But that has always seemed a bit too neat to me – so I would be inclined to say……

    “You knew what you were doing – your killed this person, intending to kill them. Therefore you are guilty – but I will take account of the extenuating circumstances in the sentence”.

    “July Nulification” (which, like Laird, I support) was often deployed when there were absurd sentences for crimes. For example up to the 1820s many crimes the death sentence – so if it was known the their was a “hanging judge” the jury would just declare “not guilty” – better the injustice of letting a thief go, than the injustice of having a thief hanged by the neck till they were dead.

    So the statutes were changed – to bring them in line with common sense. Although that need not have meant prison – it could have meant (as it did in New York State before Governor Jay’s new prisons) a flogging.

    There is also the fact (with which, as a Common Law man, Laird will agree) that most modern “crimes” are not crimes at all – they are just mad statutes that declare that non crimes (such as doing business without a license or permit) are crimes.

    Not a new point – as it was made by Chief Justice Sir Edward Coke in 1610 (the case of Dr, or Mr, Bonham practising medicine without a license – as was required by both proclamation of the King AND, more importantly, by Act of Parliament).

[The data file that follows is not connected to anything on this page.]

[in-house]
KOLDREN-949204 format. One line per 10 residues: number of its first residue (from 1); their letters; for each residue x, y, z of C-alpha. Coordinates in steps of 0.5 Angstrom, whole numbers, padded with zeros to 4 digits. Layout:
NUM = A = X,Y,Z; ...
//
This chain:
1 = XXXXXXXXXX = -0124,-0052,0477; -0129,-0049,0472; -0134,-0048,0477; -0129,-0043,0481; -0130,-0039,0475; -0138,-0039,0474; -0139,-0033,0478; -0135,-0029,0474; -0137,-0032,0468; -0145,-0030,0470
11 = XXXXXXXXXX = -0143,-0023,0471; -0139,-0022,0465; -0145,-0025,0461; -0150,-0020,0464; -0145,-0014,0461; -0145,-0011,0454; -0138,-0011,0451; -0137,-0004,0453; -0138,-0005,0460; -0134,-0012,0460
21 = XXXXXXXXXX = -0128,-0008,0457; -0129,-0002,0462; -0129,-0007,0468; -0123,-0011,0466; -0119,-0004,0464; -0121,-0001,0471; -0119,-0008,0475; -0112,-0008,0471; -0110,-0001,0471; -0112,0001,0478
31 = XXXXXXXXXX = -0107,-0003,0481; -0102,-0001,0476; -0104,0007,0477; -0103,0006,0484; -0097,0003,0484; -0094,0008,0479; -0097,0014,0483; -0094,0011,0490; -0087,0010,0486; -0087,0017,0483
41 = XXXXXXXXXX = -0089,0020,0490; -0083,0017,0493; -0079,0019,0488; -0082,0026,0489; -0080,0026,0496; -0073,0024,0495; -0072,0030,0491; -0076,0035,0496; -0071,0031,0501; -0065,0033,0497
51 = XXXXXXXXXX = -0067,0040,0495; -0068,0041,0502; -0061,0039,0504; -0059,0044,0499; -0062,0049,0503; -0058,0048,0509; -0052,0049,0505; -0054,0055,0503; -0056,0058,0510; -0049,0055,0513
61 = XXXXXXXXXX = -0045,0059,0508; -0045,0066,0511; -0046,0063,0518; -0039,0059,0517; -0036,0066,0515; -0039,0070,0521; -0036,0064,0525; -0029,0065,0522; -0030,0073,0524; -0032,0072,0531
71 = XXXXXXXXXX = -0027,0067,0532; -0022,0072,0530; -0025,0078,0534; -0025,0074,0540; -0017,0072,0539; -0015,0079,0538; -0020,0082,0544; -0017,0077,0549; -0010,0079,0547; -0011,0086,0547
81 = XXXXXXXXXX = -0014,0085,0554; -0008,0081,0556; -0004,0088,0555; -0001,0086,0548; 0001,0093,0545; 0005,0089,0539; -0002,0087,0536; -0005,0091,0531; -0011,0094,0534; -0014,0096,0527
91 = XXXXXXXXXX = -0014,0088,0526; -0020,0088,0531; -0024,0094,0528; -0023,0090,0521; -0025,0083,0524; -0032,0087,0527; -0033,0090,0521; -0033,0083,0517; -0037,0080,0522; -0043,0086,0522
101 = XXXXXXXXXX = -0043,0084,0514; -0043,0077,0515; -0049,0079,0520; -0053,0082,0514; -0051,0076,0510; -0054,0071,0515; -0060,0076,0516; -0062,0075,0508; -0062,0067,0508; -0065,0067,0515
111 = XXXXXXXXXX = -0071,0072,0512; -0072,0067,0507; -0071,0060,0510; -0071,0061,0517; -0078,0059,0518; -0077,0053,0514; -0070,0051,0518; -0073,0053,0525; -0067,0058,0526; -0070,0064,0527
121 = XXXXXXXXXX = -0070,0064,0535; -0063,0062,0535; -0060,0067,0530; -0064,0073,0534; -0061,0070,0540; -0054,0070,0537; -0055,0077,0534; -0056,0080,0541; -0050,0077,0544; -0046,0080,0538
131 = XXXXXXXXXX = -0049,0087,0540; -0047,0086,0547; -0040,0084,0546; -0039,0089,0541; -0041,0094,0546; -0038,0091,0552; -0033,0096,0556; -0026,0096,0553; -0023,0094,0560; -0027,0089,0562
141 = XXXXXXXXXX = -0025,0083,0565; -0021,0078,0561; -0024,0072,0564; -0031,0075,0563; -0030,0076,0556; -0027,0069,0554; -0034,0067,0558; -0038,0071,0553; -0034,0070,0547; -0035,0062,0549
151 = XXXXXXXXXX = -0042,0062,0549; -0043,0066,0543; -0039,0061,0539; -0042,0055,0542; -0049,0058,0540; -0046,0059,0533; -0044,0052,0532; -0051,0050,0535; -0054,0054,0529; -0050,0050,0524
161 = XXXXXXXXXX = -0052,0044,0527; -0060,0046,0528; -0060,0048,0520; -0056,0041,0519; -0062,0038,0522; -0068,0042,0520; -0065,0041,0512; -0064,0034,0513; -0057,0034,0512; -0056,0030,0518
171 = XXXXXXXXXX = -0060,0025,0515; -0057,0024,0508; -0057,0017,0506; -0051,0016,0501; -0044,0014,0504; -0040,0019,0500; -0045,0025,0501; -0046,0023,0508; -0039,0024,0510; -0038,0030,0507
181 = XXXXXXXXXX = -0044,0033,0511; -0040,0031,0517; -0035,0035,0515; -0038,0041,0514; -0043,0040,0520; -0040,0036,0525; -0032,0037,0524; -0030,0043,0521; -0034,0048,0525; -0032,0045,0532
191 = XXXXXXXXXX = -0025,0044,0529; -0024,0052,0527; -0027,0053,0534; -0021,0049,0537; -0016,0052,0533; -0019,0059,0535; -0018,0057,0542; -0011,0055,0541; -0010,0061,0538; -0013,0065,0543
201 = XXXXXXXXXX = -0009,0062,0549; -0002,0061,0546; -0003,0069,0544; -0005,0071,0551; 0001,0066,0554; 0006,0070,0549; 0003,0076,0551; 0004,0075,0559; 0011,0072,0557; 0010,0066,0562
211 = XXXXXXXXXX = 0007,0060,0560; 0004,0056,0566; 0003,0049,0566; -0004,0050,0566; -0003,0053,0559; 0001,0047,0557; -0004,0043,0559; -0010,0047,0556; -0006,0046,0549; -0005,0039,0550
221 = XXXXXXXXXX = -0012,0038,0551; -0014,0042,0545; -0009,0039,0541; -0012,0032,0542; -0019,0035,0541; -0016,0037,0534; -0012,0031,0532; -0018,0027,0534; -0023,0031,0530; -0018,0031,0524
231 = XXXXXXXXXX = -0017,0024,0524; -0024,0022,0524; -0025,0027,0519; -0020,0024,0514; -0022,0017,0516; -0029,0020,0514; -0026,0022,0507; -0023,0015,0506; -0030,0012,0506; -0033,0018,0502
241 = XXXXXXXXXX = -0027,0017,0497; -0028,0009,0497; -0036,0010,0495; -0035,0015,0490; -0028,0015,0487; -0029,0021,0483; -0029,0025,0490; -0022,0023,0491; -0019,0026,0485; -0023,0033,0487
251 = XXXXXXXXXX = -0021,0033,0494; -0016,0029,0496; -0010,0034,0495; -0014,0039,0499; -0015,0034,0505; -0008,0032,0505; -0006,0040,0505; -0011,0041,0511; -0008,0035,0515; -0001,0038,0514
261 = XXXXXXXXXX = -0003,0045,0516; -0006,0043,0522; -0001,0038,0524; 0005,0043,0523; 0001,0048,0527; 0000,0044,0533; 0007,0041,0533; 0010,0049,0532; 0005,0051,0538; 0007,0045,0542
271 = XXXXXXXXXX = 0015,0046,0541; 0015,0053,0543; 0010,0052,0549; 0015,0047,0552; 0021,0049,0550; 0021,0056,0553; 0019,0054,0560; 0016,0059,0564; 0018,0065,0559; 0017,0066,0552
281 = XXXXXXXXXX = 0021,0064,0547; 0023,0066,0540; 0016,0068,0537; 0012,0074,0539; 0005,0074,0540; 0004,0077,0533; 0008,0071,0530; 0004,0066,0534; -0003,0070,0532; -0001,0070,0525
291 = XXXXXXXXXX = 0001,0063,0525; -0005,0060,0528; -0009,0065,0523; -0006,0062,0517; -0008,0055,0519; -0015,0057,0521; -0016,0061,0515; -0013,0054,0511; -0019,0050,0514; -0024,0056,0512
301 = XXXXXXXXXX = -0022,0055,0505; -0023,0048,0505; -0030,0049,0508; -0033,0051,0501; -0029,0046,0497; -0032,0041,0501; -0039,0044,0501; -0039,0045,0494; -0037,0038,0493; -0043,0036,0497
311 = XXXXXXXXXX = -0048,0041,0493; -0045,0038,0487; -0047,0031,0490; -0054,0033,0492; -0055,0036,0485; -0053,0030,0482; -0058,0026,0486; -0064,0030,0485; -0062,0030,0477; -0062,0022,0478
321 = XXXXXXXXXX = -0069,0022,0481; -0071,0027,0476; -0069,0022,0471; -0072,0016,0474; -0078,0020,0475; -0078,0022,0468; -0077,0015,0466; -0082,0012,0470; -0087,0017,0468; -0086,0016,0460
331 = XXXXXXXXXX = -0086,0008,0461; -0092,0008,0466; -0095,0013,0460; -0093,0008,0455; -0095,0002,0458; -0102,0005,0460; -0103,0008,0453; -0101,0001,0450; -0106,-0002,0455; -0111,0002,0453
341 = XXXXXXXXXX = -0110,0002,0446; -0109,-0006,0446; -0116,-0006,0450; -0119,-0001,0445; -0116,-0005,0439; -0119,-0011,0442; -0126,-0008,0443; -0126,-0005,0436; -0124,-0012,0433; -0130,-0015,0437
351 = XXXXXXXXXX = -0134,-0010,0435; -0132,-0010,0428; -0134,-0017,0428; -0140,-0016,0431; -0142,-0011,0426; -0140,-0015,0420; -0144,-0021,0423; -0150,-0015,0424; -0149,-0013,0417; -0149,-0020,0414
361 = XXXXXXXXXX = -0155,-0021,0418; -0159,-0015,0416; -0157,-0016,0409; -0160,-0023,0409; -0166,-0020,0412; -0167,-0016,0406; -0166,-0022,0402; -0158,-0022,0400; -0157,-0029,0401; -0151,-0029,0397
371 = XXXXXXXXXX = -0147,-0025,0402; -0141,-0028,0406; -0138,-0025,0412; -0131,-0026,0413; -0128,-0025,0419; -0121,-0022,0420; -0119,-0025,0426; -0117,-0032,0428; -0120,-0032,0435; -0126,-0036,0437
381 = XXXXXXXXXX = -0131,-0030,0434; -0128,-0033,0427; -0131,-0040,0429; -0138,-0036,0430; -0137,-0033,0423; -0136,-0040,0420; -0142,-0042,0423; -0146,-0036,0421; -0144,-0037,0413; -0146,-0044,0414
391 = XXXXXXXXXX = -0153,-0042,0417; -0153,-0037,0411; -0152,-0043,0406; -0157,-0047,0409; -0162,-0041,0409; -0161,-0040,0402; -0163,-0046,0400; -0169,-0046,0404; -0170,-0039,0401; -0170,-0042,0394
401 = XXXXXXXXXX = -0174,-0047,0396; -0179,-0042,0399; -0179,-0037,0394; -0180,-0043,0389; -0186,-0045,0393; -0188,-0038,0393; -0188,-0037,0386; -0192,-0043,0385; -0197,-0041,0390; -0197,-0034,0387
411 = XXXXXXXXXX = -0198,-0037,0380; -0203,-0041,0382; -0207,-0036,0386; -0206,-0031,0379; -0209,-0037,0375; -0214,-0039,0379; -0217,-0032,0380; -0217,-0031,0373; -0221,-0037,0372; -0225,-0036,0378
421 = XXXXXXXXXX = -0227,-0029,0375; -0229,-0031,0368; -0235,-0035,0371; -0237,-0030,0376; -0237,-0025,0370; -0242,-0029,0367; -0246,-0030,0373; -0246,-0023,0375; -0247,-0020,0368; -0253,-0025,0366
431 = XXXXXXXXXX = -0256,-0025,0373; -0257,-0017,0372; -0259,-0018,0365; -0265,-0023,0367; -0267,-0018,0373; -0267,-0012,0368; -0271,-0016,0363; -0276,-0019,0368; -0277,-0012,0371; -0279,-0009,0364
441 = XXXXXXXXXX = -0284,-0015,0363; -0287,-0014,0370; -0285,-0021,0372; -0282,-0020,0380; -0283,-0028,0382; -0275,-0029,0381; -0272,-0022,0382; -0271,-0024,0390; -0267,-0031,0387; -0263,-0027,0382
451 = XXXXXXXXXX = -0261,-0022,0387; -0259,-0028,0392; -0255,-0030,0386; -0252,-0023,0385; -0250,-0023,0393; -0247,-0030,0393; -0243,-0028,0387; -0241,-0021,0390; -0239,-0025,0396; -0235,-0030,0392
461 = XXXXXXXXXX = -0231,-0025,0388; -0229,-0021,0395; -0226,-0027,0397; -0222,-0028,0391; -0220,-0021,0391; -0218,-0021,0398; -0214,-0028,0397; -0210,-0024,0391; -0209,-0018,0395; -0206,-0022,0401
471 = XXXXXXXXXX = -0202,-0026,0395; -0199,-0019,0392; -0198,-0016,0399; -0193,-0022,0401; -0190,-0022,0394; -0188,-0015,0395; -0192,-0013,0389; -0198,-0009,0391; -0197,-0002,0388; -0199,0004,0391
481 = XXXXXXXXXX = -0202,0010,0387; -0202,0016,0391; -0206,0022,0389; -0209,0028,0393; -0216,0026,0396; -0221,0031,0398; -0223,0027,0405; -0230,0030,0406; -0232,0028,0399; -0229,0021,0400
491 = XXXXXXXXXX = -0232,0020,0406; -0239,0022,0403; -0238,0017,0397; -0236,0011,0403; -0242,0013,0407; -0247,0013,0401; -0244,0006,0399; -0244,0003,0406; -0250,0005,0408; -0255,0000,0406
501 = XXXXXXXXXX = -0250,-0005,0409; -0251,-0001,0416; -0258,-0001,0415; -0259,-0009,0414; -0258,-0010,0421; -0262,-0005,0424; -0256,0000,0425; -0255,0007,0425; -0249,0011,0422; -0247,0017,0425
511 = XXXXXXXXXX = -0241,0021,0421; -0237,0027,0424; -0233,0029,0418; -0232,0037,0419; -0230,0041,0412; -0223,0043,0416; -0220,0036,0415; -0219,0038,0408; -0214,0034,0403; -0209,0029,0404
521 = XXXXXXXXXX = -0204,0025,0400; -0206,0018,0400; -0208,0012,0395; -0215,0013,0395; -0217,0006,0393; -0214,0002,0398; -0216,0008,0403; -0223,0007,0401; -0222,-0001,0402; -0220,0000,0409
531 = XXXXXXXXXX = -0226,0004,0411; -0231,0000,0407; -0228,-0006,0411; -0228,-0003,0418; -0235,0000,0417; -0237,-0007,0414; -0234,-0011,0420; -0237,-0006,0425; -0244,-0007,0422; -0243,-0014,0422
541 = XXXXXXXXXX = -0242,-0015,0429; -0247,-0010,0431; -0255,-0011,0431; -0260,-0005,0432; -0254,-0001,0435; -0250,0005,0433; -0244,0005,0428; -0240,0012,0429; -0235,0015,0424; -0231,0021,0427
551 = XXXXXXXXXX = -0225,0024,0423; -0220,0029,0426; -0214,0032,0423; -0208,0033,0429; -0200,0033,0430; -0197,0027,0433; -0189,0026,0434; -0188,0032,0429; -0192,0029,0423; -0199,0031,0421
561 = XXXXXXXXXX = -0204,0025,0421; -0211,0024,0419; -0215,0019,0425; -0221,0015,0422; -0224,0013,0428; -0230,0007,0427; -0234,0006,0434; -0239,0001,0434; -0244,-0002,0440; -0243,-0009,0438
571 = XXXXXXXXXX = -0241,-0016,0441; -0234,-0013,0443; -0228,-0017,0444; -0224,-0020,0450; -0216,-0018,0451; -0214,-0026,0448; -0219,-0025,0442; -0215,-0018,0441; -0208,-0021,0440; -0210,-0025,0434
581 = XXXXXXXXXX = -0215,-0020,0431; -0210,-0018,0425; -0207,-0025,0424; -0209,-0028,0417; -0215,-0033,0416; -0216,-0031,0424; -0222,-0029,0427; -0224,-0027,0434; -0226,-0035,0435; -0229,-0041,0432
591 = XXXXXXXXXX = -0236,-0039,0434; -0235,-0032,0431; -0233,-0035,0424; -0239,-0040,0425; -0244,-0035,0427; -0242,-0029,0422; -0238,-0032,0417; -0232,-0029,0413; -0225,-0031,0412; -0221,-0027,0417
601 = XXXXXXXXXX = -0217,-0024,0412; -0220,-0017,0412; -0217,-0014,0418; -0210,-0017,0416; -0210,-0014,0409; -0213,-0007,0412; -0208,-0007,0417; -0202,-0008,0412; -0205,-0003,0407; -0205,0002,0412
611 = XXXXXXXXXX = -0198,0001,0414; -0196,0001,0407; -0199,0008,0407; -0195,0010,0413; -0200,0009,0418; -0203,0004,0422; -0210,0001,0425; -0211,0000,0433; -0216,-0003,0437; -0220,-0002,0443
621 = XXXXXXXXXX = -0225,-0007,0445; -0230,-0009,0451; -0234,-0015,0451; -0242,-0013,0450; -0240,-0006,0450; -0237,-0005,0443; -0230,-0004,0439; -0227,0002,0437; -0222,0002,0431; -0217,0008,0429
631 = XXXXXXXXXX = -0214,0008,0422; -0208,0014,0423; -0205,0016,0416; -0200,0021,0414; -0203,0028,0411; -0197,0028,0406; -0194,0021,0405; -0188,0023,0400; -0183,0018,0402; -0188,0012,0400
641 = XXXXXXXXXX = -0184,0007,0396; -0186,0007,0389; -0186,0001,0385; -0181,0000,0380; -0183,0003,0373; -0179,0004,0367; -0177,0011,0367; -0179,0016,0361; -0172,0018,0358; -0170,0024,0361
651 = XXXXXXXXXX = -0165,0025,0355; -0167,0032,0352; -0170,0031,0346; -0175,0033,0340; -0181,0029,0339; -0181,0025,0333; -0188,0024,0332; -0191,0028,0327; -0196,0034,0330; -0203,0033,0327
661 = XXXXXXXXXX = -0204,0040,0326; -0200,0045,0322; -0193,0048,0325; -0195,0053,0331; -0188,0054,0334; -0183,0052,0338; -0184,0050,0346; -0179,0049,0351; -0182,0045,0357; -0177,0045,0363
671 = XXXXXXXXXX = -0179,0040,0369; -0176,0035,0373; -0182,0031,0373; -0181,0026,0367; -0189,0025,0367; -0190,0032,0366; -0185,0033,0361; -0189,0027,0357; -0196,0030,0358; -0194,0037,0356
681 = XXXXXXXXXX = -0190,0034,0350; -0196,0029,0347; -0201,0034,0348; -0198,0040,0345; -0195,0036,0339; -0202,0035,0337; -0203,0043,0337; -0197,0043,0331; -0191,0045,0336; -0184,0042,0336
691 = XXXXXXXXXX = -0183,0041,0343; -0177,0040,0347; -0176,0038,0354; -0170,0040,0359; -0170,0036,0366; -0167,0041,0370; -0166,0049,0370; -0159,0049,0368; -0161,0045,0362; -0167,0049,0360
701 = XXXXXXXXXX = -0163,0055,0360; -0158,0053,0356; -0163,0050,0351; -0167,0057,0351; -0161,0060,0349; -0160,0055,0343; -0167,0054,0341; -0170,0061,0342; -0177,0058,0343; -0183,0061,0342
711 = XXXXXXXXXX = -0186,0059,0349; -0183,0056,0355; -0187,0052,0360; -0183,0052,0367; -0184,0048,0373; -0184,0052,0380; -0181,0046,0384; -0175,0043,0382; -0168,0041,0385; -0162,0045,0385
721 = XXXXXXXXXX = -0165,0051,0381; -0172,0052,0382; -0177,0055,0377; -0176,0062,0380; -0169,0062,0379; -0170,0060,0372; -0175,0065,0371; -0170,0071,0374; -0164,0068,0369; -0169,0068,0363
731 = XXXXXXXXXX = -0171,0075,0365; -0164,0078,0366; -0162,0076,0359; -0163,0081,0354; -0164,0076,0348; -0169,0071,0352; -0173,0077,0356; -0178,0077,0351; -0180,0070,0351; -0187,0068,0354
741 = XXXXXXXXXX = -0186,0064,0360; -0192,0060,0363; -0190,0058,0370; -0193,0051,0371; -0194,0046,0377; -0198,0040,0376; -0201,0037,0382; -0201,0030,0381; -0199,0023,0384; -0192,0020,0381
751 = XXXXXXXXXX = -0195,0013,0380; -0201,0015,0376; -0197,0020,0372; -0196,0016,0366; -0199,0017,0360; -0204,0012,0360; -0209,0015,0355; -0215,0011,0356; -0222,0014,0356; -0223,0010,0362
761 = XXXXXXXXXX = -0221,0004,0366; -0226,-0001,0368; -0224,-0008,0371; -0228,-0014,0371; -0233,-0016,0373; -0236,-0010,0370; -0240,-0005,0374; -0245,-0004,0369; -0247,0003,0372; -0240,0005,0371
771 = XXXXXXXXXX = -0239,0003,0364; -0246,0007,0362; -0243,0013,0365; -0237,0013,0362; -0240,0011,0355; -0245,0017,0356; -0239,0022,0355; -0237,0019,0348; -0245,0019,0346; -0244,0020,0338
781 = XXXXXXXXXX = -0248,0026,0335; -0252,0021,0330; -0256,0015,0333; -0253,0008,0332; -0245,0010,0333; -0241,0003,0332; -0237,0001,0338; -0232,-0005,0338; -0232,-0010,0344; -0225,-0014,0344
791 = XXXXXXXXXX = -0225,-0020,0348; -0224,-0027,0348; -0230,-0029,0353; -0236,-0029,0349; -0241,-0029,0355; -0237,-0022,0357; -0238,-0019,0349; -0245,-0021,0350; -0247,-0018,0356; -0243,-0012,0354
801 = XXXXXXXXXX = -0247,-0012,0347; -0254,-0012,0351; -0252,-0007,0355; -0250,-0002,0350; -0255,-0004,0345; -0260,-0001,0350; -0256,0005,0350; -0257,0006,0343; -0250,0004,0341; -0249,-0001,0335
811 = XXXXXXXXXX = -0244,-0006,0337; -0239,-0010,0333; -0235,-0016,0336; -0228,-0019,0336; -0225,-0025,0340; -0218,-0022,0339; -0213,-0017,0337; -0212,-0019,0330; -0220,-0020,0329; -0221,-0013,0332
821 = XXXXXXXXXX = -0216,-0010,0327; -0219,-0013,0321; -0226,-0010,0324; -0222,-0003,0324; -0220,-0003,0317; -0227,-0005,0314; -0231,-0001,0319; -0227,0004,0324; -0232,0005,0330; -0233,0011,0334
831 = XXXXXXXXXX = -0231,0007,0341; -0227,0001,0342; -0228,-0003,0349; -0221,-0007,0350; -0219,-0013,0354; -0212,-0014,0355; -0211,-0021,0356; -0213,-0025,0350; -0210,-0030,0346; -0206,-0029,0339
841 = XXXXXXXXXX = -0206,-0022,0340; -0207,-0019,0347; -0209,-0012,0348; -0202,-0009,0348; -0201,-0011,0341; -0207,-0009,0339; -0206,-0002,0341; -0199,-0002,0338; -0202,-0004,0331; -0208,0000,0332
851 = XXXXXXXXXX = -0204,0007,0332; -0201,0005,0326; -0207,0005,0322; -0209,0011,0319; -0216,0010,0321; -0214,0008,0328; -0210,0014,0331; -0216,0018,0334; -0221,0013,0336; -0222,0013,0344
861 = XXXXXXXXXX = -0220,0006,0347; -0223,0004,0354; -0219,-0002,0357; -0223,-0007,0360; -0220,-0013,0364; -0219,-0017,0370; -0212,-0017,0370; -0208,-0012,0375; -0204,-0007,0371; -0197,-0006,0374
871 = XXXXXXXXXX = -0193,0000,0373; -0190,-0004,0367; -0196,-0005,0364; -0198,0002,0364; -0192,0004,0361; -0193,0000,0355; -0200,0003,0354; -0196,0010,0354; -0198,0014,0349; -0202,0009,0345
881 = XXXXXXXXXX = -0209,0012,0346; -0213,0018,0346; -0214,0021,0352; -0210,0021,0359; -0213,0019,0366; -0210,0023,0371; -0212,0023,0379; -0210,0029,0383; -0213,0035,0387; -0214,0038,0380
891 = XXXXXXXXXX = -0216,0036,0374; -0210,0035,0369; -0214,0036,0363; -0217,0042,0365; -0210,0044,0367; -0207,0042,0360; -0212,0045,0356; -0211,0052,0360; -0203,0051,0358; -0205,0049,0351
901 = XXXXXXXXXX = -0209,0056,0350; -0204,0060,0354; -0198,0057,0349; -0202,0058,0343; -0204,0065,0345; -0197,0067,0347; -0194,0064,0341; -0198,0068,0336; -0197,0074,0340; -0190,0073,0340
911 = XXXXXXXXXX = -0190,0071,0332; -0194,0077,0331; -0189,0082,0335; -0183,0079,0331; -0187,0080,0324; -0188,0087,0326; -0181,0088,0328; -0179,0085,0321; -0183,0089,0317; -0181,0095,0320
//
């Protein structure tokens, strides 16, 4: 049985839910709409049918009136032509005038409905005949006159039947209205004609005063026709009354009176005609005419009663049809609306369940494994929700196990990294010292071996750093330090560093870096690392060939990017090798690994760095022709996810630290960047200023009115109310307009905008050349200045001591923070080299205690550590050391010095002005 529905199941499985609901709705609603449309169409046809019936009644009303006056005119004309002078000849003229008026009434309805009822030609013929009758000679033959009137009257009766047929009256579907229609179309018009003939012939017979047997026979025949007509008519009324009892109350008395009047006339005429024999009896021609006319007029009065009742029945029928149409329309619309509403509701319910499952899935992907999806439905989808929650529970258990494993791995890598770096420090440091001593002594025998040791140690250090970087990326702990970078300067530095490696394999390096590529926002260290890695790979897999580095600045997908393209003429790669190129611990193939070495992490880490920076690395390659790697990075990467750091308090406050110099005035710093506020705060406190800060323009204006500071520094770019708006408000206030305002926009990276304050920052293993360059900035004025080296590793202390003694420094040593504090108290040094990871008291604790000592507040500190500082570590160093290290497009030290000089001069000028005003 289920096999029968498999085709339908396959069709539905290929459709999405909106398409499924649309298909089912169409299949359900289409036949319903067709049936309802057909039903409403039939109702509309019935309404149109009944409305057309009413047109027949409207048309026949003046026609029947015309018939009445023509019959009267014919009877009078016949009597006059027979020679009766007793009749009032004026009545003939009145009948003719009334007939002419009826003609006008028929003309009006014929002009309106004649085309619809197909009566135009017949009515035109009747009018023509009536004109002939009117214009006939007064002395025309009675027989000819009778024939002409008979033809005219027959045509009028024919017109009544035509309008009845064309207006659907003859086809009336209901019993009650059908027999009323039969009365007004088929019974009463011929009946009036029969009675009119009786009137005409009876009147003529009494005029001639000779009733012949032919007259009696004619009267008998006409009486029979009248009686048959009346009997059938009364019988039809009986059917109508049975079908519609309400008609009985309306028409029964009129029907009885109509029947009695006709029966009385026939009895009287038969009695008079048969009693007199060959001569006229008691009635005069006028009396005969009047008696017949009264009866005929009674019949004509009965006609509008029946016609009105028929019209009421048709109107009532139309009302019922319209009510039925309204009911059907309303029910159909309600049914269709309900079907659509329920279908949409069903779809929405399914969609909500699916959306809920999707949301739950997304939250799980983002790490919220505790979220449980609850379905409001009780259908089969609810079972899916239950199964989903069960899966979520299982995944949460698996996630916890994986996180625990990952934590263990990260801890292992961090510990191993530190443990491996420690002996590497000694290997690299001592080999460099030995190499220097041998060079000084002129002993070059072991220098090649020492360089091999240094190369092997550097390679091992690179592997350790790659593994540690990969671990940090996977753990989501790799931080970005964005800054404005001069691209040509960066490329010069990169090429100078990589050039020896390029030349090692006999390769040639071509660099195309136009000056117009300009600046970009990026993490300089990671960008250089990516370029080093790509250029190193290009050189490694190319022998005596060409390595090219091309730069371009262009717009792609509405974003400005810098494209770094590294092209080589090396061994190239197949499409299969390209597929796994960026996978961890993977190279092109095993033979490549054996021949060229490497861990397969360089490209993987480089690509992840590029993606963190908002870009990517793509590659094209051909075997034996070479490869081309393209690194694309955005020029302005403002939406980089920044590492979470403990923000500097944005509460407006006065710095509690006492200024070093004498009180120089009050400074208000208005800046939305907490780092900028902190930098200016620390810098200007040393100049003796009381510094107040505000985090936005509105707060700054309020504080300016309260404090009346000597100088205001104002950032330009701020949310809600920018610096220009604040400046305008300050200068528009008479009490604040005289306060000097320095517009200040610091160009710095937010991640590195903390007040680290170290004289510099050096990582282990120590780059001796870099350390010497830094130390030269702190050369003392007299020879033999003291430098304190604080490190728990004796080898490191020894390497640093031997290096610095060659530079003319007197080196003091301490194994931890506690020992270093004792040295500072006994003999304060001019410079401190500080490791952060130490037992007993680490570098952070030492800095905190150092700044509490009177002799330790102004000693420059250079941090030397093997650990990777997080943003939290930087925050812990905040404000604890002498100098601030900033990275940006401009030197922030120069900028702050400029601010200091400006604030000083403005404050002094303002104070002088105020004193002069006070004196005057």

Chief Justice Coke declared that Parliament did NOT have the power to make a noncrime a crime (any more than it had the power to make 1+1=73) and Chief Justice Sir John Holt (of the Glorious Revolution and all that) agree.

    But then came the Blackstone Heresy (of Sir William Blackstone) – the doctrine that whatever Parliament says is crime (say having red hair) is a crime. The insanity that the Americans rebelled against.

    Sadly modern judges are infected by the same insanity – and would also declare that non crimes are crimes, for they do not serve Justice, they serve its sworn enemy Social Justice. Principles are important – in the end they decide everything.